Sugar Beach & Toronto Islands
Next to Sugar Beach on Corus Quay
Sugar Beach draws upon the industrial heritage of the area and its relationship to the neighbouring Redpath Sugar Refinery Museum to create a whimsical urban beach at the water’s edge. The beach allows visitors to while away the afternoon as they read, play in the sand or watch boats on the lake. A dynamic water feature embedded in a granite maple leaf beside the beach makes cooling off fun for adults and children. A large candy-striped granite rock outcropping and three grass mounds give the public unique vantage points and the space between the mounds result in a natural performance space. The Toronto Islands are visible from Sugar Beach across the water. A plaque describes the importance of the islands to Indigenous peoples: The Mississaugas’ traditional lands are located in southern Ontario. They spent their summers on these lands near the mouths of rivers and streams and on these Toronto Islands. The Toronto Islands were originally a long peninsula named ‘Menecing’, which translates “On the Island”. The peninsula was a series of connected sand spits that held spiritual significance for the Mississaugas. The long beach was considered a place of healing and the Mississaugas brought their sick here to recuperate. Early references speak to the healthy atmosphere and the “peculiarly clear and fine” air of the peninsula. In addition to its restorative power, the peninsula was used for numerous ceremonial purposes including childbirth and burials.

In the 1850s, a series of storms disconnected the body of the peninsula from the mainland and led to the creation of the Toronto Islands as they exist today. The Toronto Islands are accessed by ferries from the Jack Layton Ferry Terminal, to the west of Sugar Beach.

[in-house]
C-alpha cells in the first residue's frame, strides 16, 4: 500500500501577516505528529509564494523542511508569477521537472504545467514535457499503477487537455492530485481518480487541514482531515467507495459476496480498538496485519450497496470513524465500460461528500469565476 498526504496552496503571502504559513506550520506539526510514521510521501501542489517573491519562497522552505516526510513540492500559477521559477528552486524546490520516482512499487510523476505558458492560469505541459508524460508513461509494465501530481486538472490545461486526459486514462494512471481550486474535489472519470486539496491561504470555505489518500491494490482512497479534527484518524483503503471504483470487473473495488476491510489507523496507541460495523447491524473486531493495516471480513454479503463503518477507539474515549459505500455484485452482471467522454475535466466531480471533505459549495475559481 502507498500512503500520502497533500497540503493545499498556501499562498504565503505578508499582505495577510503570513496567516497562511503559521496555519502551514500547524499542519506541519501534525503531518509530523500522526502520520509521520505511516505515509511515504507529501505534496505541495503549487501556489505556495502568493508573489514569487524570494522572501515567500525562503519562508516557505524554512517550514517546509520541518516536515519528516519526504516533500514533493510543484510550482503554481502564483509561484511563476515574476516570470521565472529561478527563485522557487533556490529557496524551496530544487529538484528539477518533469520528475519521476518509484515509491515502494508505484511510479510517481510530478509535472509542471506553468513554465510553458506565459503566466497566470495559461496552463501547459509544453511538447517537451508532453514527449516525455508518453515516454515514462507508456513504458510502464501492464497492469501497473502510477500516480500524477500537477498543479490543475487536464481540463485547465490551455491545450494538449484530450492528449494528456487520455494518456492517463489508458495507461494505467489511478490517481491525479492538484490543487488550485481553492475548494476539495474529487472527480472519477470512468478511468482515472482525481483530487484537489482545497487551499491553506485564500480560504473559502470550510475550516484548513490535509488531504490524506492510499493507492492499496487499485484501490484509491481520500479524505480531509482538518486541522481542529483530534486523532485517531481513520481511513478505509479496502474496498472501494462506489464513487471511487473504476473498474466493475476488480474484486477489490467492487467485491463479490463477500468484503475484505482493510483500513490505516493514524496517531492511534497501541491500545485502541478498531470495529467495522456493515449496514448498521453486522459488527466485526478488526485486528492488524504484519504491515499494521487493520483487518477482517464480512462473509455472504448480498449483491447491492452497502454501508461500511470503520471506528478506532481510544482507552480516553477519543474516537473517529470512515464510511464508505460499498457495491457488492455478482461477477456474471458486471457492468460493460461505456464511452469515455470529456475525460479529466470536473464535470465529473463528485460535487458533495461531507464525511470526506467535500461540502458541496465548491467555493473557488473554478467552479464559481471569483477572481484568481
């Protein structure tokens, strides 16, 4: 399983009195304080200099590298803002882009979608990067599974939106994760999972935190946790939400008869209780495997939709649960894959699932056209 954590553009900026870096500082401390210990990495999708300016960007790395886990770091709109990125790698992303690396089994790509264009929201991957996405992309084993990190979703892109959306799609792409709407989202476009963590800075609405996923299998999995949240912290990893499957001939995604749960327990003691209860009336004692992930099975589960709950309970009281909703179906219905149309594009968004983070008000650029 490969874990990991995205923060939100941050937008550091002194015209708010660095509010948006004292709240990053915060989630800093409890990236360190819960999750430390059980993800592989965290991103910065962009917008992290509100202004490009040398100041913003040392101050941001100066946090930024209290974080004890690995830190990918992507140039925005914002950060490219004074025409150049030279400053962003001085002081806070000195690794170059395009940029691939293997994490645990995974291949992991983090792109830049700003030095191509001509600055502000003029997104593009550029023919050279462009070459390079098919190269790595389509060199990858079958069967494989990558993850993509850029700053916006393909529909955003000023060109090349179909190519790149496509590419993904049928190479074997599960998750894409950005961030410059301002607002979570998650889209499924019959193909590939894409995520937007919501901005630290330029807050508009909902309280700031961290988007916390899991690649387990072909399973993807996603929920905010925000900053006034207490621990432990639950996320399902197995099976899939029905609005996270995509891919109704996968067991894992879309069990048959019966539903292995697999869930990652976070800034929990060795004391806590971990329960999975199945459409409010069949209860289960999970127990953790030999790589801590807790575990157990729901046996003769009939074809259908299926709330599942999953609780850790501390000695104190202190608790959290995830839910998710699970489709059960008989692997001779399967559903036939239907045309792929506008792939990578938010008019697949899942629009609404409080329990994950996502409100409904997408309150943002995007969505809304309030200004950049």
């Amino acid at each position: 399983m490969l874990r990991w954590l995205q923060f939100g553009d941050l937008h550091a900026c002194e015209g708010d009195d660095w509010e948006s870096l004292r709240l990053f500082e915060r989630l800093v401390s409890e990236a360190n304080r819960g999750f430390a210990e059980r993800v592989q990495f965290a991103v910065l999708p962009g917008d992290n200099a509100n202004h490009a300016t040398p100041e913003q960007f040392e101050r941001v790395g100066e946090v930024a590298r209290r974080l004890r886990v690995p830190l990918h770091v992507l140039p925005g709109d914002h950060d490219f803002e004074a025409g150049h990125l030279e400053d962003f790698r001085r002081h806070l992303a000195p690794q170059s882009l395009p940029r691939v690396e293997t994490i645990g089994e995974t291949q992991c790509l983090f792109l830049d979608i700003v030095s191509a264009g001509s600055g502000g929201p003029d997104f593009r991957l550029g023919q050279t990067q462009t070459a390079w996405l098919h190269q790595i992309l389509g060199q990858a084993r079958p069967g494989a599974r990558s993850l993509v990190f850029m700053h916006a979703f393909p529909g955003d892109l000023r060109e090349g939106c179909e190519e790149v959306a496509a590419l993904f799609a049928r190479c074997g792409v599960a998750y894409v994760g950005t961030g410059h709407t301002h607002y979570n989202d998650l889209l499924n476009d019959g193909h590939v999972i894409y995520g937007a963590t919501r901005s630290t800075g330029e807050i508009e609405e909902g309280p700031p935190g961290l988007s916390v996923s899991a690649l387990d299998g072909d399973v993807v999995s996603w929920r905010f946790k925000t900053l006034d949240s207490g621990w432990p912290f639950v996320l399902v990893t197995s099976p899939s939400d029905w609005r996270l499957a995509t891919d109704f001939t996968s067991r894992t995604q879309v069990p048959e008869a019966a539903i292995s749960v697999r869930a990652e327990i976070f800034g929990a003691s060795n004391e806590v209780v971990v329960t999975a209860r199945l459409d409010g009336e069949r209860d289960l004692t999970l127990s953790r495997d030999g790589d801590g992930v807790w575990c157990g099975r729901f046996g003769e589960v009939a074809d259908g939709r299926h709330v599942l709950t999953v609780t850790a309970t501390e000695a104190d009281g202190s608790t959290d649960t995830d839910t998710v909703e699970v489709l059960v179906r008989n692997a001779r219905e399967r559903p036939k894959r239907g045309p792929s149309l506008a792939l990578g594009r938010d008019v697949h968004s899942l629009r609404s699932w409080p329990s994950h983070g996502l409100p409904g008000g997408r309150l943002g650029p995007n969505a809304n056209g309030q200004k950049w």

St. Lawrence Market & The Market Gallery
93-95 Front St. E, and 125 The Esplanade
The St. Lawrence Market South Market building was built in 1845 and acted as Toronto’s City Hall, housing the Mayor’s Office, a jail, police station and council chambers until a new city hall (now known as Old City Hall) at Bay and Queen Streets was built. The center structure of the original building still exists. Upstairs, you’ll find the Market Gallery in the former council chamber The historic site presents a variety of changing exhibits related to the art, culture and history of Toronto. The gallery’s signature fan windows, which once overlooked Toronto’s harbour, today overlook the main floor of the market featuring various food vendors.

Longboat Avenue
This avenue was named after one of Canada’s most famous athletes: Tom Longboat. Longboat was an accomplished distance runner from Six Nations of Grand River First Nation. After winning a number of marathons, including the Boston Marathon in 1907, he competed in the 1908 London Olympics. There, he and another competitor collapsed during the race for unknown reasons but it was rumoured that he was sabotaged by his trainers and was administered illegal medication. Shortly after, Longboat bravely bought out of his contract and took control over his running career and training. In the next year, he took home the title of Professional Champion of the World. His legacy lives on through the Tom Longboat award, which was created in 1951 to reward excellence among First Nations athletes. A statue of Longboat sculpted by artist Dave General was installed at the Harbourfront Centre for the 2015 Pan-Am Games. The statue has since been moved to Six Nations of the Grand River Reserve, where Longboat was born and raised.